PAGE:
A perfect storm - Bercow: ten years on

Wednesday, April 5, 2017

Ten years ago, a landmark study was published on speech and language development. A follow-up report is being prepared for next year, with parents now invited to submit evidence to a panel. Hannah Crown speaks to its chair

Imagine not being able to say how you feel or what you need. For young children, never having properly developed this ability often leads to low self-esteem and poor social skills, according to communication charity I CAN. Speech, language and communication needs (SLCN) have a strong correlation with behavioural problems, mental health issues, poor employment or training prospects, and youth crime.

The Government seized the speech and language mantle in 2008 when MP John Bercow, whose eldest son has special educational needs, was asked to lead a review into provision for children and young people with SCLN.

His review found a ‘highly unsatisfactory’ picture of services. It said, ‘Access to information and services is often poor, services themselves are very mixed, continuity across the age range is lacking, effective joint working between the health and education services is rare and there is something of a postcode lottery across the country. Above all, local commissioners attach a low priority to the subject.’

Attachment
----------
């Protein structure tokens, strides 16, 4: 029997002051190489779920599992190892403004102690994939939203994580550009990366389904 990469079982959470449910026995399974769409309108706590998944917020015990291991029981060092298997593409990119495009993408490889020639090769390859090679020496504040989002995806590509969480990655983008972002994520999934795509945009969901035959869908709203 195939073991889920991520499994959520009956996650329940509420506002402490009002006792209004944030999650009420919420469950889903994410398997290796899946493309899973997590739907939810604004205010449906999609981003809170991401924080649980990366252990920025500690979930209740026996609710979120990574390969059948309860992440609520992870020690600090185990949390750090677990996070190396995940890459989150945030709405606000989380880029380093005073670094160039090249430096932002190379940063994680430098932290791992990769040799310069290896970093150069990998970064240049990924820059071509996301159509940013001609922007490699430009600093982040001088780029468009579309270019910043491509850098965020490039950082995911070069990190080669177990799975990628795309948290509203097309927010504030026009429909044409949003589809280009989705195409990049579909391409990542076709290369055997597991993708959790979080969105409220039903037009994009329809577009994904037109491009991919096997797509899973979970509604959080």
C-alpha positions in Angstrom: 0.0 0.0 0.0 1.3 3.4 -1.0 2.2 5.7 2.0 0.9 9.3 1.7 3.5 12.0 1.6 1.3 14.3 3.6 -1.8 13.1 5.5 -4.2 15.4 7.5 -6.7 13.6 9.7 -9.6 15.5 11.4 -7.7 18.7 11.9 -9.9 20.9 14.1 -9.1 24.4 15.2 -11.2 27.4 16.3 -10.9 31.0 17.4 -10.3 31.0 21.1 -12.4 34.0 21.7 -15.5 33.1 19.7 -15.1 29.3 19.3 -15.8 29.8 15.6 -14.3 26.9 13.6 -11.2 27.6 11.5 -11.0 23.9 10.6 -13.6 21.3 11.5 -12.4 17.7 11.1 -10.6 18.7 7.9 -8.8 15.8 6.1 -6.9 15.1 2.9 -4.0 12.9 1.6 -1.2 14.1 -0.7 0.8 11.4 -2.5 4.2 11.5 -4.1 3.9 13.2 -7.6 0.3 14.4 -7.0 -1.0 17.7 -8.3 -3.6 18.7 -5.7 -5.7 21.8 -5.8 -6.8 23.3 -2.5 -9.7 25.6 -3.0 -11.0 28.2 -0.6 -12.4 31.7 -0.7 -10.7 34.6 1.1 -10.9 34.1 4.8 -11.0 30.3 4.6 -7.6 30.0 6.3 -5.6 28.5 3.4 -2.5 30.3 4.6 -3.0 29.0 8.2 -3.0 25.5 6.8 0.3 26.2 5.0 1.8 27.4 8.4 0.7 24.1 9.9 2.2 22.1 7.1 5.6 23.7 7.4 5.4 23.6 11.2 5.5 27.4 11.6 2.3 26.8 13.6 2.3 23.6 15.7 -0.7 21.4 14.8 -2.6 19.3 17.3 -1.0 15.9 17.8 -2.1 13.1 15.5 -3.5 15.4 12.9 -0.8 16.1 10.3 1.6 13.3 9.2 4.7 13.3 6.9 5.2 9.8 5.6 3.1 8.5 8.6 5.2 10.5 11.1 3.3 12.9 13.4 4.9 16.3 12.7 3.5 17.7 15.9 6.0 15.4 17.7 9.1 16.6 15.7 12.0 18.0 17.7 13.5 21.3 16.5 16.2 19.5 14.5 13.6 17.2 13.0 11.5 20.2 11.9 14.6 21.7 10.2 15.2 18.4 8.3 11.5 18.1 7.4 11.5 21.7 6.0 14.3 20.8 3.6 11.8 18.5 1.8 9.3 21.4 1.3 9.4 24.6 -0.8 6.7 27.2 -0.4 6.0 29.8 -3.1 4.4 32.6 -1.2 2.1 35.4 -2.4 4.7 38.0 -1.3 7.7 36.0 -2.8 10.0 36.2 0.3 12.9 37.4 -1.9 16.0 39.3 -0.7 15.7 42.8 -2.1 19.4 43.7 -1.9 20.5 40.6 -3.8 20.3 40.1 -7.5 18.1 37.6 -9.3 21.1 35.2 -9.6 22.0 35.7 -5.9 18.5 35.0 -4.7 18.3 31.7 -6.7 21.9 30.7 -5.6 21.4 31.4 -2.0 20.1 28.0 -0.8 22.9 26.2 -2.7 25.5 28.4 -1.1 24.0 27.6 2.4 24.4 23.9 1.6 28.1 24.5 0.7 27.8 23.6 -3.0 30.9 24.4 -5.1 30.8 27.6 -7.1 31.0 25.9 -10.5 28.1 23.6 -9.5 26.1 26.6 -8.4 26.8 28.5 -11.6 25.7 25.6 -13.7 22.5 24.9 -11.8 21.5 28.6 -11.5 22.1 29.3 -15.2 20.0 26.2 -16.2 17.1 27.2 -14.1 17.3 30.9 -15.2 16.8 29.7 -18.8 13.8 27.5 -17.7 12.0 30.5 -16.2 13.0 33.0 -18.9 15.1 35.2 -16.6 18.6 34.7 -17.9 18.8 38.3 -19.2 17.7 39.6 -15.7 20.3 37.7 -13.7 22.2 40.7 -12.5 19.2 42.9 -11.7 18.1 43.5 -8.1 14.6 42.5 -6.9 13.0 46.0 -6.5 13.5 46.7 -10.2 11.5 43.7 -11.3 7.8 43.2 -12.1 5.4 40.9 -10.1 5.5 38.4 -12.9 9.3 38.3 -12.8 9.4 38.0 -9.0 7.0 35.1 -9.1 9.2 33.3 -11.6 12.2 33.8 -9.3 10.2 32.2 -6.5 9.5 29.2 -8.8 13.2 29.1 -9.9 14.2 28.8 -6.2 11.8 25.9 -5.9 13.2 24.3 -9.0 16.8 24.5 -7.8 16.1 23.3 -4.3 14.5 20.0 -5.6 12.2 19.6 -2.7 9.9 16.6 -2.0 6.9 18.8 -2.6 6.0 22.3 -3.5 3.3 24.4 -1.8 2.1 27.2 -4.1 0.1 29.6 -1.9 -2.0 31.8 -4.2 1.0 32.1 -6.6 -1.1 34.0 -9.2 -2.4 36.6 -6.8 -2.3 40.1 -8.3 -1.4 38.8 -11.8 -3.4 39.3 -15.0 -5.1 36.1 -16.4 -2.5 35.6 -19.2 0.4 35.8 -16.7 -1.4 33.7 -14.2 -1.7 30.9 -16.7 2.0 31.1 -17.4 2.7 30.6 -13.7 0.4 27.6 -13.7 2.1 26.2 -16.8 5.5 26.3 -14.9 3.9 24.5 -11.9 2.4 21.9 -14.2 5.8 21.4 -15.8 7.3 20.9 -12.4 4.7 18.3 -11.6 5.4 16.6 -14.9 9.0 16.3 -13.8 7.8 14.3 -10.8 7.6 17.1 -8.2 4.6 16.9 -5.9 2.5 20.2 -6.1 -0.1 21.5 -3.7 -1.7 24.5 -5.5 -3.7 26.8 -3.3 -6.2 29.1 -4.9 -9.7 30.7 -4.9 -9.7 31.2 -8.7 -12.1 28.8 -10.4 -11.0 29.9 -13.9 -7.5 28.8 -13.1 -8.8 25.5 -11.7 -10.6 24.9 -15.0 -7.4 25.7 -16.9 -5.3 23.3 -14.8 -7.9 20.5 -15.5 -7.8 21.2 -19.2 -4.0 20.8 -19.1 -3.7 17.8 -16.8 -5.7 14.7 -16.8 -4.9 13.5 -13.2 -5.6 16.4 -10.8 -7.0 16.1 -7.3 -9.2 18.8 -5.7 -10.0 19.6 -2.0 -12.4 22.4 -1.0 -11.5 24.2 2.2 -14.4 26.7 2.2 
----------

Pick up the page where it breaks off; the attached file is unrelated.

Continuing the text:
Many of the 40 recommendations in the final report were accepted by the Government, but last year, research from University College London found that around 6 per cent of Year 1 children still experience a ‘clinically significant’ language disorder that impacts learning.

The Bercow report had cited a similar figure (though from a different survey) – approximately 7 per cent of five-year-olds entering school had significant difficulties with speech and/or language in 2007. So has anything actually changed?

To find out, ICAN, in partnership with the Royal College of Speech and Language Therapists (RCSLT), has launched an inquiry to inform the publication of a new report, Bercow: Ten Years On.

jean-grossIt will be led by Jean Gross (pictured right), appointed communication champion following the publication of the original report in 2008. She is now steering a panel which is collecting evidence from early years practitioners, parents and others, and expects to publish its findings in early 2018.


The policy landscape of 2017 is very different from 2008, when Sure Start Centres were in the ascendancy and the financial crash and ensuing austerity programme had not yet hit. I CAN’s chief executive Bob Reitemeier told the Huffington Post that ‘momentum has been lost’.

Ms Gross tells Nursery World that reduced budgets of councils, health services and schools have created ‘a perfect storm’. She says, ‘The review lasts a year and aims to cover both what is working well – there is this nursery practitioner doing this fantastic work – and what is not working.

‘The first point of concern is that the new system for funding early years settings means local authorities have to pass on [more of the] funding to early years settings and no longer retain funding they have often used really well for SLCN.’

Councils have also used money to commission private speech and language therapists to train staff in children’s centres and settings. ‘What I’ve heard is that is now at risk unless they can find extra money,’ Ms Gross says.